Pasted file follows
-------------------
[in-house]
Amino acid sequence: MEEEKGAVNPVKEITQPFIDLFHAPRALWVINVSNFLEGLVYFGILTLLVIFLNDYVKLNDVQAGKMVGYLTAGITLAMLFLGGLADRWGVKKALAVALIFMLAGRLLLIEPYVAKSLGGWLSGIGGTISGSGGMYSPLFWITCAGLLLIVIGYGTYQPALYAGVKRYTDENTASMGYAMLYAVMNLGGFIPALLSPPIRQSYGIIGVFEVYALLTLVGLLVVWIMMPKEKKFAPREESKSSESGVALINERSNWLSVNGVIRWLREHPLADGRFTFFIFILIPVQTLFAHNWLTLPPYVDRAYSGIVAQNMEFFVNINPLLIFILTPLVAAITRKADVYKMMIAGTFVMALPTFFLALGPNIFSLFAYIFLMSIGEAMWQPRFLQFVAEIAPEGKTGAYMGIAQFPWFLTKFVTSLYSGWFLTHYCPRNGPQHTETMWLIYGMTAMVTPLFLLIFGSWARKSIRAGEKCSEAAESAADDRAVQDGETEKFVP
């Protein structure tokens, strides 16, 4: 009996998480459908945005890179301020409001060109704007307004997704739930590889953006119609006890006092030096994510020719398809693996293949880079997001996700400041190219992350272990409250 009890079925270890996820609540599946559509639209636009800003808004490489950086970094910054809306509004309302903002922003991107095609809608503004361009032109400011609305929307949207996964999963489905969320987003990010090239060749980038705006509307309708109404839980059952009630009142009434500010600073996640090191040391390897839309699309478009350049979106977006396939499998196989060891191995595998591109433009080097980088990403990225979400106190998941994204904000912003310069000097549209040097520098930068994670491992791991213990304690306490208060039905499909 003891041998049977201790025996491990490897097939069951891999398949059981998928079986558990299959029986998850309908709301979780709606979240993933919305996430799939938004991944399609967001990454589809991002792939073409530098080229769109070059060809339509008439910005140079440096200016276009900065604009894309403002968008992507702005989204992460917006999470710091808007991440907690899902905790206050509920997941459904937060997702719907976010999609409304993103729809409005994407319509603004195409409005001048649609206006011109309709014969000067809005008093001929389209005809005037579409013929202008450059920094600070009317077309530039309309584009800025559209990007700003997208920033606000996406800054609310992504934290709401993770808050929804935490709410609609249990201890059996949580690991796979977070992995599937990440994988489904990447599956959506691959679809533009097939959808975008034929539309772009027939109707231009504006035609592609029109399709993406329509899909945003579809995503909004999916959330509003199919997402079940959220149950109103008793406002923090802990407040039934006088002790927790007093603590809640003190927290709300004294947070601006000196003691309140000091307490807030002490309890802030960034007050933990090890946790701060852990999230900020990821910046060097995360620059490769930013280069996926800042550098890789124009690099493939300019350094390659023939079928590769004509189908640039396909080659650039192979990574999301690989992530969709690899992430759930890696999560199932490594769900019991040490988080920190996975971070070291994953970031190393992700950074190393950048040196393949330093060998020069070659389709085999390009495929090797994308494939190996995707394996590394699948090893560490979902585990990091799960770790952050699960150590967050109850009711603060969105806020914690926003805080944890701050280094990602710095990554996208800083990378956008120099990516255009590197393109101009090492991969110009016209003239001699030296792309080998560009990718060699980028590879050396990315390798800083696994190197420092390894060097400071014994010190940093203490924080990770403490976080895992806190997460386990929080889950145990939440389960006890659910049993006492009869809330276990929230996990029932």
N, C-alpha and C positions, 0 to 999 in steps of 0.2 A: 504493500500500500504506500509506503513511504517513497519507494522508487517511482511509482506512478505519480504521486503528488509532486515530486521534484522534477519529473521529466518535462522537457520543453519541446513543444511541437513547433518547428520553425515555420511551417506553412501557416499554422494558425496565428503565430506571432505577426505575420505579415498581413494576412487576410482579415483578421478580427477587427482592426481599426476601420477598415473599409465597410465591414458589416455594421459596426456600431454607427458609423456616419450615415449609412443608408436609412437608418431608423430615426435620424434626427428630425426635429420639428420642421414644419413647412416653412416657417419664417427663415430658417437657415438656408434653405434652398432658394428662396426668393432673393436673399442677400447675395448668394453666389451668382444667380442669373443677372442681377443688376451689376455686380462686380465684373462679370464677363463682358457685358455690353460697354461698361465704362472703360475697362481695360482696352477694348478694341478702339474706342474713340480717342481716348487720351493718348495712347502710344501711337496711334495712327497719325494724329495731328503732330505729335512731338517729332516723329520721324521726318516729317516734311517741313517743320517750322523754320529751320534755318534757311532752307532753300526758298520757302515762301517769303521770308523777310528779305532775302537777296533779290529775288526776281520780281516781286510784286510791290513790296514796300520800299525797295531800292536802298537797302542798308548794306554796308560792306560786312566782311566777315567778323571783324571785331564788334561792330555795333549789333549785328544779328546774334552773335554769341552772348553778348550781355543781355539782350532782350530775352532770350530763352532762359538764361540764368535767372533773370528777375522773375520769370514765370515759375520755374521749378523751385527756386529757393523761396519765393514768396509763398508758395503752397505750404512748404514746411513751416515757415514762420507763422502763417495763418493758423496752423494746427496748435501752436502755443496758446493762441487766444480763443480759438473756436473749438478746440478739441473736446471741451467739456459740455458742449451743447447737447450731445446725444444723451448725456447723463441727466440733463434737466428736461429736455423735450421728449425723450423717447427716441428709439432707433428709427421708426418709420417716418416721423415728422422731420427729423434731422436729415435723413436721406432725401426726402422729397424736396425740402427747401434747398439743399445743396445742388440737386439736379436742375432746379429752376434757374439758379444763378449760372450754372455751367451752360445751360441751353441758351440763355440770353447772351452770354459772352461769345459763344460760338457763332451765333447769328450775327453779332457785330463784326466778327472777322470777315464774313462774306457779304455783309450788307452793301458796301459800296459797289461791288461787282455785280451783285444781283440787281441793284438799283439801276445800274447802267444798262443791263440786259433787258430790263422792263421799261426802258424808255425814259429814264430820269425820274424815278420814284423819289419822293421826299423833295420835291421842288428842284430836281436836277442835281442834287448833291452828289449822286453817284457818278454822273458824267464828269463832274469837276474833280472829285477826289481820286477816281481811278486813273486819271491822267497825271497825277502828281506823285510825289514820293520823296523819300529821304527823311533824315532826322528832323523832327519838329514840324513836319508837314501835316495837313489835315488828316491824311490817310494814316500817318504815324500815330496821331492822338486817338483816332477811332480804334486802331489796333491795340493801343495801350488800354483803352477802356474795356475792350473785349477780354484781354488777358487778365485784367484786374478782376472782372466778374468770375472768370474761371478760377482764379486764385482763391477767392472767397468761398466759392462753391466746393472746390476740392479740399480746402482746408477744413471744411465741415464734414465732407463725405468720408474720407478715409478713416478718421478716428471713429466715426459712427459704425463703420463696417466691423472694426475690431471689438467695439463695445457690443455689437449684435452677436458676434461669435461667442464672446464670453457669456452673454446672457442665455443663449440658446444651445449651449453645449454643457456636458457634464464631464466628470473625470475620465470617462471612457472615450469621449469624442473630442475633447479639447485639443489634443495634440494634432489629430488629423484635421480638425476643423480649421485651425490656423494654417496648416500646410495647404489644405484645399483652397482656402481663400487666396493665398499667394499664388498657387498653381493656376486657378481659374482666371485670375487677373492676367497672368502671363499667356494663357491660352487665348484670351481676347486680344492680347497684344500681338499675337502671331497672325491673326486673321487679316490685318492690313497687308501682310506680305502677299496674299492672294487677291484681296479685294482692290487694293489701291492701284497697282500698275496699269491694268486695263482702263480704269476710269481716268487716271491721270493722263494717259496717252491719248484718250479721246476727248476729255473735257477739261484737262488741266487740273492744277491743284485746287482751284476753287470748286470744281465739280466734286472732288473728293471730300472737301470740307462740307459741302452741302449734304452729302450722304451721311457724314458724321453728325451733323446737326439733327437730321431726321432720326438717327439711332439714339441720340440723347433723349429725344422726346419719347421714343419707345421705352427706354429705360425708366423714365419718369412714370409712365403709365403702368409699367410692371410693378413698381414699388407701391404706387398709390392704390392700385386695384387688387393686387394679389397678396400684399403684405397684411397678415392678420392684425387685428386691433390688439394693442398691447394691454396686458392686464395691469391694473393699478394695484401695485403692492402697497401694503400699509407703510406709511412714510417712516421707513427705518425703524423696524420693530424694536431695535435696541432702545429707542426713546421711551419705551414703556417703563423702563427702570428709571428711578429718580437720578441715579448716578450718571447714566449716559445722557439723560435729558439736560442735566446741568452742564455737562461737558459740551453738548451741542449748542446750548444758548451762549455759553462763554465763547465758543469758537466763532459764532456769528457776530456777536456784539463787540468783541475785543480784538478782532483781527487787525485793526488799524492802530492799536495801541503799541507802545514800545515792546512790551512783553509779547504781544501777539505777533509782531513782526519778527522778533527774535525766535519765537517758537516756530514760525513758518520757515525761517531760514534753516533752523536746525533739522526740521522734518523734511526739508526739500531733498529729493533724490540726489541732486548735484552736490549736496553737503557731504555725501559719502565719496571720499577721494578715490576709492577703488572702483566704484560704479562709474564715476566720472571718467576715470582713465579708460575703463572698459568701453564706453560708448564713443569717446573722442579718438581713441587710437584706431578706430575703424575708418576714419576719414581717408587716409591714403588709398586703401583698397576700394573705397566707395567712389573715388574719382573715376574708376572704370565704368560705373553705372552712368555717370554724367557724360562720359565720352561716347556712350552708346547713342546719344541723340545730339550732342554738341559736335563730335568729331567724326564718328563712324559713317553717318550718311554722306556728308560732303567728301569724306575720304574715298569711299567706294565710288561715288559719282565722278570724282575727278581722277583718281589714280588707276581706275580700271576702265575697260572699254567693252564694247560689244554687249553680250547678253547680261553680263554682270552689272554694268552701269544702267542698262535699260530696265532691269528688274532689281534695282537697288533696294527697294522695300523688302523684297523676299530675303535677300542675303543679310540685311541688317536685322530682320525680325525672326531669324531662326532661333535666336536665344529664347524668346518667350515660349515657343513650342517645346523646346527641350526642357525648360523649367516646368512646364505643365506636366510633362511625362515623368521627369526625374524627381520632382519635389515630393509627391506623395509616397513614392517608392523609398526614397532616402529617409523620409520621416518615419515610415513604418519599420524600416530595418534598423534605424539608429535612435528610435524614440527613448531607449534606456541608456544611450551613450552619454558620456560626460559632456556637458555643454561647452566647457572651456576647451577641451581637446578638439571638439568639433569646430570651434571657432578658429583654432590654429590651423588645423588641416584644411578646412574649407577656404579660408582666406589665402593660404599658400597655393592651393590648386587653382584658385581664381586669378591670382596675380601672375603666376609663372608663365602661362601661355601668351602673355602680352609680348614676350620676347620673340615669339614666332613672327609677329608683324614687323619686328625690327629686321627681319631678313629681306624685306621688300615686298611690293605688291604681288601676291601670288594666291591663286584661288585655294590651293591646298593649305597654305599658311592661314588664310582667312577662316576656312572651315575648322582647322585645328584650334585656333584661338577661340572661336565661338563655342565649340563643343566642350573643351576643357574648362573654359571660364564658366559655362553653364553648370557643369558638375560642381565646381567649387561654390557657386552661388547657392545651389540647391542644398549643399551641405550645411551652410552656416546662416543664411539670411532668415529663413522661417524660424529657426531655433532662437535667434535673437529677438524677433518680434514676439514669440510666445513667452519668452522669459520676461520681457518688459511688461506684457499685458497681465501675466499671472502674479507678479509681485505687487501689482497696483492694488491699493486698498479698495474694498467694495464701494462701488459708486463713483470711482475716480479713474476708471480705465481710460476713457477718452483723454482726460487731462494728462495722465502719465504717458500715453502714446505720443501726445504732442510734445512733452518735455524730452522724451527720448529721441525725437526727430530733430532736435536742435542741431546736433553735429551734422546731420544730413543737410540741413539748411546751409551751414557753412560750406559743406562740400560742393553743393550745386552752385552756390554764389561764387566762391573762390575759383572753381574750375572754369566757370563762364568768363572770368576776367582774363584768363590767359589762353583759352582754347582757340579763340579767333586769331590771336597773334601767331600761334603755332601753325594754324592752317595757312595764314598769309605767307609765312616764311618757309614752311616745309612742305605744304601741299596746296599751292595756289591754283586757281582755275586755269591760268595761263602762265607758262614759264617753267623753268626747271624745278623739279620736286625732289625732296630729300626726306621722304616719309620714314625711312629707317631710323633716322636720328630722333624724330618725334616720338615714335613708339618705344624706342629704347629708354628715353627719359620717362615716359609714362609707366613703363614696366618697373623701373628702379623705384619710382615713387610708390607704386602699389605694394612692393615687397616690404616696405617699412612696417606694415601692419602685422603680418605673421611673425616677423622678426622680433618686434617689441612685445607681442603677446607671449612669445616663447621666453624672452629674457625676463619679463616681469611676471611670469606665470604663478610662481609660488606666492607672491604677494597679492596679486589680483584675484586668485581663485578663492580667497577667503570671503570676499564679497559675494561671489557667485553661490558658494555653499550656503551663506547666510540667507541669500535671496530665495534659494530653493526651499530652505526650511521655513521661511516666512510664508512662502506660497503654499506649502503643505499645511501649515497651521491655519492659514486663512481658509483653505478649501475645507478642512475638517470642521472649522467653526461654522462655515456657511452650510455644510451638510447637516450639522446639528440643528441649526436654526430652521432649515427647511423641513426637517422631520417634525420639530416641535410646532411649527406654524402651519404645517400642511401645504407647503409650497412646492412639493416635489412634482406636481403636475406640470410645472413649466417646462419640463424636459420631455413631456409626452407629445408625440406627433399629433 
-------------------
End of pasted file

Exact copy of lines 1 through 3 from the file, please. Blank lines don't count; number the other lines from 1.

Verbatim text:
[in-house]
Amino acid sequence: MEEEKGAVNPVKEITQPFIDLFHAPRALWVINVSNFLEGLVYFGILTLLVIFLNDYVKLNDVQAGKMVGYLTAGITLAMLFLGGLADRWGVKKALAVALIFMLAGRLLLIEPYVAKSLGGWLSGIGGTISGSGGMYSPLFWITCAGLLLIVIGYGTYQPALYAGVKRYTDENTASMGYAMLYAVMNLGGFIPALLSPPIRQSYGIIGVFEVYALLTLVGLLVVWIMMPKEKKFAPREESKSSESGVALINERSNWLSVNGVIRWLREHPLADGRFTFFIFILIPVQTLFAHNWLTLPPYVDRAYSGIVAQNMEFFVNINPLLIFILTPLVAAITRKADVYKMMIAGTFVMALPTFFLALGPNIFSLFAYIFLMSIGEAMWQPRFLQFVAEIAPEGKTGAYMGIAQFPWFLTKFVTSLYSGWFLTHYCPRNGPQHTETMWLIYGMTAMVTPLFLLIFGSWARKSIRAGEKCSEAAESAADDRAVQDGETEKFVP
């Protein structure tokens, strides 16, 4: 009996998480459908945005890179301020409001060109704007307004997704739930590889953006119609006890006092030096994510020719398809693996293949880079997001996700400041190219992350272990409250 009890079925270890996820609540599946559509639209636009800003808004490489950086970094910054809306509004309302903002922003991107095609809608503004361009032109400011609305929307949207996964999963489905969320987003990010090239060749980038705006509307309708109404839980059952009630009142009434500010600073996640090191040391390897839309699309478009350049979106977006396939499998196989060891191995595998591109433009080097980088990403990225979400106190998941994204904000912003310069000097549209040097520098930068994670491992791991213990304690306490208060039905499909 003891041998049977201790025996491990490897097939069951891999398949059981998928079986558990299959029986998850309908709301979780709606979240993933919305996430799939938004991944399609967001990454589809991002792939073409530098080229769109070059060809339509008439910005140079440096200016276009900065604009894309403002968008992507702005989204992460917006999470710091808007991440907690899902905790206050509920997941459904937060997702719907976010999609409304993103729809409005994407319509603004195409409005001048649609206006011109309709014969000067809005008093001929389209005809005037579409013929202008450059920094600070009317077309530039309309584009800025559209990007700003997208920033606000996406800054609310992504934290709401993770808050929804935490709410609609249990201890059996949580690991796979977070992995599937990440994988489904990447599956959506691959679809533009097939959808975008034929539309772009027939109707231009504006035609592609029109399709993406329509899909945003579809995503909004999916959330509003199919997402079940959220149950109103008793406002923090802990407040039934006088002790927790007093603590809640003190927290709300004294947070601006000196003691309140000091307490807030002490309890802030960034007050933990090890946790701060852990999230900020990821910046060097995360620059490769930013280069996926800042550098890789124009690099493939300019350094390659023939079928590769004509189908640039396909080659650039192979990574999301690989992530969709690899992430759930890696999560199932490594769900019991040490988080920190996975971070070291994953970031190393992700950074190393950048040196393949330093060998020069070659389709085999390009495929090797994308494939190996995707394996590394699948090893560490979902585990990091799960770790952050699960150590967050109850009711603060969105806020914690926003805080944890701050280094990602710095990554996208800083990378956008120099990516255009590197393109101009090492991969110009016209003239001699030296792309080998560009990718060699980028590879050396990315390798800083696994190197420092390894060097400071014994010190940093203490924080990770403490976080895992806190997460386990929080889950145990939440389960006890659910049993006492009869809330276990929230996990029932």